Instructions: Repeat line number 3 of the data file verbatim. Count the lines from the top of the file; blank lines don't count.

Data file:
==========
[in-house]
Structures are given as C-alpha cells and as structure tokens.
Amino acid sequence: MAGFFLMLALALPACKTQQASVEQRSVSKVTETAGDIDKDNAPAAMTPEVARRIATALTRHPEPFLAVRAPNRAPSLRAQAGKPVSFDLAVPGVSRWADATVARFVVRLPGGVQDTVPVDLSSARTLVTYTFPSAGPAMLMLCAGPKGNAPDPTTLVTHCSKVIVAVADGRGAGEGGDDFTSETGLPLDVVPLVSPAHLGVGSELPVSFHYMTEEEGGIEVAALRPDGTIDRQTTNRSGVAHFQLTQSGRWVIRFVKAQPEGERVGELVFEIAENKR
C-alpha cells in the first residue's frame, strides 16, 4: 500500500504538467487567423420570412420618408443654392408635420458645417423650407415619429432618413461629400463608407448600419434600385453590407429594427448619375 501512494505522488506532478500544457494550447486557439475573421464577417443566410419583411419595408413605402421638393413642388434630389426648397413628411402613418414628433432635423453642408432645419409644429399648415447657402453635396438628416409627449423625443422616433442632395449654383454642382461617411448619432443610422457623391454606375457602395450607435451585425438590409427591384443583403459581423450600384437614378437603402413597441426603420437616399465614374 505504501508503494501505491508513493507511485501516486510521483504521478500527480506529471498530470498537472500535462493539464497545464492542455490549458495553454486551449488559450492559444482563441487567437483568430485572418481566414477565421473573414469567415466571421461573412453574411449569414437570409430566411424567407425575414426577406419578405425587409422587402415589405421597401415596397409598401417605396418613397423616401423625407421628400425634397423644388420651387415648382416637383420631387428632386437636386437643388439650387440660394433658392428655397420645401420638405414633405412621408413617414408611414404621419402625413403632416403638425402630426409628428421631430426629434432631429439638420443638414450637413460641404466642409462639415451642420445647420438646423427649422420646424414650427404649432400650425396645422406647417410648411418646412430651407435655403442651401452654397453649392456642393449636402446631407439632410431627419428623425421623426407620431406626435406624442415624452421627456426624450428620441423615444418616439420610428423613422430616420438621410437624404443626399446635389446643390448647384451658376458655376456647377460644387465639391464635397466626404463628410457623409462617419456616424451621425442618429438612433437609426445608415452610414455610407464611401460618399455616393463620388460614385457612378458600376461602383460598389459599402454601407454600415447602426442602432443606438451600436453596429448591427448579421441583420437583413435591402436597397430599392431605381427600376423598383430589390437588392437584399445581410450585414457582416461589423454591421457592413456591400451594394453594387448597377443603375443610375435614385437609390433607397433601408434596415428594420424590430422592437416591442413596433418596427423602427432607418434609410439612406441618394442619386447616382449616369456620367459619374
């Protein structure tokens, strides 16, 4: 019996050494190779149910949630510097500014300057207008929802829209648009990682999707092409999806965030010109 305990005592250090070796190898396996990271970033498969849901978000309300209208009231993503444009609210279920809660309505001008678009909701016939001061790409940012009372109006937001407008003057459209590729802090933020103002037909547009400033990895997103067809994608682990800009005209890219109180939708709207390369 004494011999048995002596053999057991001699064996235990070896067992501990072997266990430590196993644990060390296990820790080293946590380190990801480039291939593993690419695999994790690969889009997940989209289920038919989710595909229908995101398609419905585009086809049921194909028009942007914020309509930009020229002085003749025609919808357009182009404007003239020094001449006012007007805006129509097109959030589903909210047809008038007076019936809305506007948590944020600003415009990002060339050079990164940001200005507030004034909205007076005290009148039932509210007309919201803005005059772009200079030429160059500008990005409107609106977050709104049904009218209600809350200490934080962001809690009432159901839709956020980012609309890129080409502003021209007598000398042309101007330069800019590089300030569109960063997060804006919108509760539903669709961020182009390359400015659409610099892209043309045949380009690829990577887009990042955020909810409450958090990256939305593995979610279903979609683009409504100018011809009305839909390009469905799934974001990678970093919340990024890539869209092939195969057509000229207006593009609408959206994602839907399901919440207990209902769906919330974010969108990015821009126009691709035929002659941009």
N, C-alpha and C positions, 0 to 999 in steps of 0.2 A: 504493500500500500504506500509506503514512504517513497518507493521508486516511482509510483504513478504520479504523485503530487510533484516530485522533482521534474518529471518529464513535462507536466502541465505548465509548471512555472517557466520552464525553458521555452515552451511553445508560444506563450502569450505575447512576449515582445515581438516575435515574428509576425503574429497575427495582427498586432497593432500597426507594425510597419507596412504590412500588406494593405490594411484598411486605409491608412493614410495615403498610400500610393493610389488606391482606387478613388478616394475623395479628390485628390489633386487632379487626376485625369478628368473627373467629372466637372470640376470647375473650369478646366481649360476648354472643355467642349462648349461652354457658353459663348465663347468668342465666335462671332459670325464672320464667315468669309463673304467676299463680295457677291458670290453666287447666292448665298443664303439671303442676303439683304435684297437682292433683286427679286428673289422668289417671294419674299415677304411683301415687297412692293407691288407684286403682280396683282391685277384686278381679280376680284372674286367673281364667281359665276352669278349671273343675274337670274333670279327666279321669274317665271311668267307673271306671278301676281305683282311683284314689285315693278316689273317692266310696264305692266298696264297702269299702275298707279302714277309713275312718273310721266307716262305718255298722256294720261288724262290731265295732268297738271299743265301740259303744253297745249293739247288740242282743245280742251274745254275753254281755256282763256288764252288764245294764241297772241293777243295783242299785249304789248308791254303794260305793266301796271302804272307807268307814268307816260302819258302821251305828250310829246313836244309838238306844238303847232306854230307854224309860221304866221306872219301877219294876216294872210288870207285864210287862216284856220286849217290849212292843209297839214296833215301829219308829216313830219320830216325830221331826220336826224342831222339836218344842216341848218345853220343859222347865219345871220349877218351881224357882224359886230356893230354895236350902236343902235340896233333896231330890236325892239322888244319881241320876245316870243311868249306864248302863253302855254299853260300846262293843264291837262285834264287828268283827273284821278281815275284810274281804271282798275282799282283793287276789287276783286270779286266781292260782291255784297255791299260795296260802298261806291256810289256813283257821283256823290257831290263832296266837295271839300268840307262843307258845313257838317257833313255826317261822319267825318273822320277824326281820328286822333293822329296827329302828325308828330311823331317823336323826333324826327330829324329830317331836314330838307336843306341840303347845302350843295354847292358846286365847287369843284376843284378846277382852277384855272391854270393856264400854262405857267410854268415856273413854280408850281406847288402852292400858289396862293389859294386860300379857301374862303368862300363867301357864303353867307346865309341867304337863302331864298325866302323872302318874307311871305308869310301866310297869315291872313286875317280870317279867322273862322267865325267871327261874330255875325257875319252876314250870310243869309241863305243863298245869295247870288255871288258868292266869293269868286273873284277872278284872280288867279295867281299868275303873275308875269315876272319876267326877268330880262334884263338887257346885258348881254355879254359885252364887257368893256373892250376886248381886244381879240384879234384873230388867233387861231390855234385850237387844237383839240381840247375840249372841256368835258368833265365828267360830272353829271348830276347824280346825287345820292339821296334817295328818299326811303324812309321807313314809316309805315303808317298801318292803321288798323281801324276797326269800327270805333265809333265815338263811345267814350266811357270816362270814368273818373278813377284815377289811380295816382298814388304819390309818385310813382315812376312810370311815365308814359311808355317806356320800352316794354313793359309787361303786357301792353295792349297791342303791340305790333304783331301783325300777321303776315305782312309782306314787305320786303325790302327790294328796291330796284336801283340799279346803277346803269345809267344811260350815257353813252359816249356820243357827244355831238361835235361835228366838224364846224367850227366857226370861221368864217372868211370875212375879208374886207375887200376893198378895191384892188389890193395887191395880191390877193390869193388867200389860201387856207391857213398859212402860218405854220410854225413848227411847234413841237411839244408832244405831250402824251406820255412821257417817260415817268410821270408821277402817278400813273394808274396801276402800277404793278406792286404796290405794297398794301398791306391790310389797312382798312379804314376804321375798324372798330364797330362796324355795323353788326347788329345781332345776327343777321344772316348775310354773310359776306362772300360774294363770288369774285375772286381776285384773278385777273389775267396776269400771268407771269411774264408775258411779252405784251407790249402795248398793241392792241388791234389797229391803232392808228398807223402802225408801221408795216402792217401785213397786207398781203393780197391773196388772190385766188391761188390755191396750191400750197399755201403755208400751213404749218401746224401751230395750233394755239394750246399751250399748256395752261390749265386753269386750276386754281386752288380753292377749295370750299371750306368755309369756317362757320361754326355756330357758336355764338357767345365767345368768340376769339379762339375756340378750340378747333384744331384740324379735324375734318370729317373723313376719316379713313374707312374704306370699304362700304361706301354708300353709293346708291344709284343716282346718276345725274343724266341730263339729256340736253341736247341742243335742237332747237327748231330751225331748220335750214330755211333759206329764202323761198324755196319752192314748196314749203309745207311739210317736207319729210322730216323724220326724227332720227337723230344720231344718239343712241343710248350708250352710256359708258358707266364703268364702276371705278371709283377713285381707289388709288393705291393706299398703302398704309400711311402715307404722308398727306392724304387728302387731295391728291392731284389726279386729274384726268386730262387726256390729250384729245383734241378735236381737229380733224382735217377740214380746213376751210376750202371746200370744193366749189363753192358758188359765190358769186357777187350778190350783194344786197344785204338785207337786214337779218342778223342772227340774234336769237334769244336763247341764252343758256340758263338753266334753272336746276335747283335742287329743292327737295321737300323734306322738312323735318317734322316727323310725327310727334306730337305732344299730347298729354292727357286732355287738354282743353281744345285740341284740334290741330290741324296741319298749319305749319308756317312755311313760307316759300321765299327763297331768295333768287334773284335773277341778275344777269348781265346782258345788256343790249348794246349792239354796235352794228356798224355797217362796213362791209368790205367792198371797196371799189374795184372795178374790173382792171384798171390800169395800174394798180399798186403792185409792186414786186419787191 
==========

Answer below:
Amino acid sequence: MAGFFLMLALALPACKTQQASVEQRSVSKVTETAGDIDKDNAPAAMTPEVARRIATALTRHPEPFLAVRAPNRAPSLRAQAGKPVSFDLAVPGVSRWADATVARFVVRLPGGVQDTVPVDLSSARTLVTYTFPSAGPAMLMLCAGPKGNAPDPTTLVTHCSKVIVAVADGRGAGEGGDDFTSETGLPLDVVPLVSPAHLGVGSELPVSFHYMTEEEGGIEVAALRPDGTIDRQTTNRSGVAHFQLTQSGRWVIRFVKAQPEGERVGELVFEIAENKR